For shame! Glendale City Council eradicates the judicial selection advisory board.
On Tuesday, Sept. 22, in less than two minutes and without any questions or comments, the Glendale City Council amended long-standing ordinances that required the city council to receive recommendations on city and presiding city judge appointments from a judicial selection advisory board (JSAB). Most local municipalities, including Phoenix, Mesa and Surprise, have similar ordinances, where five to seven board members (usually one superior court judge, one appellate judge, one state bar nominee and at least two members residing in the community) recommend to the city council a list of candidates who should serve as city court judges. No ordinance states that the council must choose any of the recommended candidates, but they must at least allow the board to review the applicants, and to conduct interviews and background checks as needed, before making an appointment.
About a month ago, on Aug. 12, through staff, the Glendale City Council contacted the members of the JSAB requesting a review of the application materials of their preferred candidate (a long-term city bureaucrat who provided other city bureaucrats as references) for presiding city judge. The email demanded a response within two business days (although the current presiding judge is not set to retire until March of 2021) as to whether that preferred candidate met the qualifications for presiding city judge.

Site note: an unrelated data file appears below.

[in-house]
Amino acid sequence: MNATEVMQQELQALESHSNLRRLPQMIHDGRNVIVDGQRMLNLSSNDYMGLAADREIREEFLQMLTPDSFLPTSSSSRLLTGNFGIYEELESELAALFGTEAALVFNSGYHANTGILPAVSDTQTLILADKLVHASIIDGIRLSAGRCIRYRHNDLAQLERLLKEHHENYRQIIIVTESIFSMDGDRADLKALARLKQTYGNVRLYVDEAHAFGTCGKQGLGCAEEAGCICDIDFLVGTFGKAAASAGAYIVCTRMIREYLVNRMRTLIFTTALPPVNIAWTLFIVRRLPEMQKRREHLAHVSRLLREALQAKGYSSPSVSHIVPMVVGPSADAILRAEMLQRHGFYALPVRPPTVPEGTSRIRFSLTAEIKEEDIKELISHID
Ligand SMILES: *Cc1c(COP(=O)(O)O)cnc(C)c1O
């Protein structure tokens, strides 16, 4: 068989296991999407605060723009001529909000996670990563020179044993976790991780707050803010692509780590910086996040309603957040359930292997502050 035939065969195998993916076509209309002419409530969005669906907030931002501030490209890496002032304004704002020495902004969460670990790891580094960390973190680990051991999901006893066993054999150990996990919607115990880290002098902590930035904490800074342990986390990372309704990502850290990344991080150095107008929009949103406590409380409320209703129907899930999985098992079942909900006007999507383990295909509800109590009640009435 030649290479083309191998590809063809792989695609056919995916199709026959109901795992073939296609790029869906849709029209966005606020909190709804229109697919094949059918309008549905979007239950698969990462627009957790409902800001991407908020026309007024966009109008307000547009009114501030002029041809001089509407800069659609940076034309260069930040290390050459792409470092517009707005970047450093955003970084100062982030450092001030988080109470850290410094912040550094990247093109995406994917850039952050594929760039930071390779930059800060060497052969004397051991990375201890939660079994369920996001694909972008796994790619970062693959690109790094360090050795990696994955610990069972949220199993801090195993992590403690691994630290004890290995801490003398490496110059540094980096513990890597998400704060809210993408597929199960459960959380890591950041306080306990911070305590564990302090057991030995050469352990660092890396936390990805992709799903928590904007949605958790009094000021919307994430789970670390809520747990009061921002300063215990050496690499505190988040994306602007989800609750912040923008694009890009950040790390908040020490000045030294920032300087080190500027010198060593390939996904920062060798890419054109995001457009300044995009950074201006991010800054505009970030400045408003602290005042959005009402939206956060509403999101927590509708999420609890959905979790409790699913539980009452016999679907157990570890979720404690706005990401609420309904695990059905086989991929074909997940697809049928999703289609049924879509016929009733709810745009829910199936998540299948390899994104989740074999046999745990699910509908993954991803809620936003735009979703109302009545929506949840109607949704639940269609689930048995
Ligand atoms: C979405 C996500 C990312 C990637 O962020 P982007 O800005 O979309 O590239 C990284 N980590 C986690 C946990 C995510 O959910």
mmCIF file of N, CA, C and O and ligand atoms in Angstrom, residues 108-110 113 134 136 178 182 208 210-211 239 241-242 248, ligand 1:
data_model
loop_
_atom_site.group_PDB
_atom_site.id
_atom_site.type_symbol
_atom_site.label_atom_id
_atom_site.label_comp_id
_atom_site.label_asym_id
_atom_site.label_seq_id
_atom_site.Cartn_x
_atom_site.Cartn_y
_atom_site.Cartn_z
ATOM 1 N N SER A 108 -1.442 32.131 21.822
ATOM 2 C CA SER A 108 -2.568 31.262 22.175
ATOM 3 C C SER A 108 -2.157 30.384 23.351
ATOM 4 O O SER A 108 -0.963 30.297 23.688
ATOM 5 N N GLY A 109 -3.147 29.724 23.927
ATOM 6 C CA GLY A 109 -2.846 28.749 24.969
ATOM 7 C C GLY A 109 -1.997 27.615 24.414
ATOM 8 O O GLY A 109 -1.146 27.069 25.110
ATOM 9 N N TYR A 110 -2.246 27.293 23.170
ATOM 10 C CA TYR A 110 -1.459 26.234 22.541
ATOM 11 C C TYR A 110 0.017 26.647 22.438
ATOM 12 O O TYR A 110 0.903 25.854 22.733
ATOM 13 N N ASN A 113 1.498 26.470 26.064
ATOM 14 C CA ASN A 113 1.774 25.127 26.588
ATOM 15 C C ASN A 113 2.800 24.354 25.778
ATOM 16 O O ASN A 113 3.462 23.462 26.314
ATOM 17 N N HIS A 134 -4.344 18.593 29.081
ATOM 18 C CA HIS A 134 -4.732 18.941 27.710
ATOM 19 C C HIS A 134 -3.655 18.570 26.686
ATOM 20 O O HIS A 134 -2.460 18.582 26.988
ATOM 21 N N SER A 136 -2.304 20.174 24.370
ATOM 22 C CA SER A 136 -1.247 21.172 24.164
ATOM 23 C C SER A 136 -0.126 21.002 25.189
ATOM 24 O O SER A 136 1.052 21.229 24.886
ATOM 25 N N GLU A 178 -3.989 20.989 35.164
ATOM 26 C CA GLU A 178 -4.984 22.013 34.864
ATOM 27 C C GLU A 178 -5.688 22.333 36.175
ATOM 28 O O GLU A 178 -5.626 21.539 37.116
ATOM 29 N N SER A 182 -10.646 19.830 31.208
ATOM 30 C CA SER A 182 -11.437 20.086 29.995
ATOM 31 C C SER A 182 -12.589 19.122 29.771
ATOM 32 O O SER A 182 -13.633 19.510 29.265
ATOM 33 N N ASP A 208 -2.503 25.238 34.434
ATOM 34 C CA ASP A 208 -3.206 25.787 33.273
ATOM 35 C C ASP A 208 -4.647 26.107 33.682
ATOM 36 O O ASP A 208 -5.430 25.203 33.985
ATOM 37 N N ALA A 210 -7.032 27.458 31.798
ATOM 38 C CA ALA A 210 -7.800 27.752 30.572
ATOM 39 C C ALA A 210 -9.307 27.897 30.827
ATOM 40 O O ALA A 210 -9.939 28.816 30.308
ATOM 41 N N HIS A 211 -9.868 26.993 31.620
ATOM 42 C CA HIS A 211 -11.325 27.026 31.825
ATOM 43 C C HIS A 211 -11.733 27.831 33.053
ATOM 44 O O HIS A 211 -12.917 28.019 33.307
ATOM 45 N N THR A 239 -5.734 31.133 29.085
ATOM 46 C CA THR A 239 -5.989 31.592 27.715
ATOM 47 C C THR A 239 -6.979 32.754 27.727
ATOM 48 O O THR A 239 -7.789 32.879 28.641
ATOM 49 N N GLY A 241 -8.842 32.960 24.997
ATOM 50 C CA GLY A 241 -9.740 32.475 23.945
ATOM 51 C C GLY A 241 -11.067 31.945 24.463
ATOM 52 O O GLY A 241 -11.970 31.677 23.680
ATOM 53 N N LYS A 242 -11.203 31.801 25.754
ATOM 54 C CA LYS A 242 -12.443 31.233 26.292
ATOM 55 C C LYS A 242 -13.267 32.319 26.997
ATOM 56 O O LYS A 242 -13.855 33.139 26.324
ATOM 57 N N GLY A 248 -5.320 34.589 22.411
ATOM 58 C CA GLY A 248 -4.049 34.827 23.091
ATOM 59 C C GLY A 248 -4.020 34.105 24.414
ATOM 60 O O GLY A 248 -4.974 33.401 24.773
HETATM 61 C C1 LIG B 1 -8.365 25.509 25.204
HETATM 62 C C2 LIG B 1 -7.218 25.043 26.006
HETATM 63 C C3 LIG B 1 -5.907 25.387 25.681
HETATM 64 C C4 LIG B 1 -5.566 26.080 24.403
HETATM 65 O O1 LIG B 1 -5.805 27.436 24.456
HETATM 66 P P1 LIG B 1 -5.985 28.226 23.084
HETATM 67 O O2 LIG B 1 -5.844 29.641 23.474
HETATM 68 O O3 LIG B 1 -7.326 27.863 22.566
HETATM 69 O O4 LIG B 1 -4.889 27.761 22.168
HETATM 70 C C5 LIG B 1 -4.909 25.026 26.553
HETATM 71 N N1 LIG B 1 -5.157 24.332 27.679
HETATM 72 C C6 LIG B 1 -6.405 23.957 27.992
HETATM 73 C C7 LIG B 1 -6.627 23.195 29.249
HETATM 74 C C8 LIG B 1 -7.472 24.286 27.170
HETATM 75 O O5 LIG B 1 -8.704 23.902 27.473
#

Having observed other JSABs in action, this process immediately felt wrong. Why was the council telling the board whom their preferred candidate was ahead of any application review? How many other applicants were there? Nineteen total—we were later informed. After requesting to see the other candidates’ submissions, 10 applications were eventually forwarded to the JSAB. At the board’s meeting on Sept. 2, board members raised ethical concerns about the council’s email, and the board voted unanimously, inter alia, to restart the tainted process anew—after both the council and board received training from the Arizona Supreme Court on how to conduct such appointments. After all, we had some time before the current presiding judge retired.
The Glendale City Council responded by refusing to adopt any of the recommendations made by the board to restart the process in a more principled manner. Instead, Human Resources and Risk Management Director Jim Brown informed the JSAB that the council would proceed as if all 19 applicants were found to be qualified. When confronted with the fact that city ordinances required recommendation of the JSAB before appointment, Mr. Brown and city attorney Michael Bailey met with the city council in a private executive session, where it was decided to amend city ordinances such that the JSAB was eliminated and the two statutes relating to the appointment of city judges no longer required JSAB recommendations. Only the vote was public.
In a time when our judicial system is constantly in the headlines, when there are bipartisan calls for criminal justice reform and where the public demands more transparency from our elected officials, Glendale’s elected leaders chose to shut out a board of vetted attorneys (including two well-respected members of the judiciary) from making recommendations.
The Glendale City Council has now made their judicial appointment process less transparent, just and dignified. Eliminating the JSAB reeks of cronyism, and the council, city attorney Michael Bailey, and Human Resources and Risk Management Director Jim Brown should be ashamed.
Contact Ana Laura Botello at email@example.com.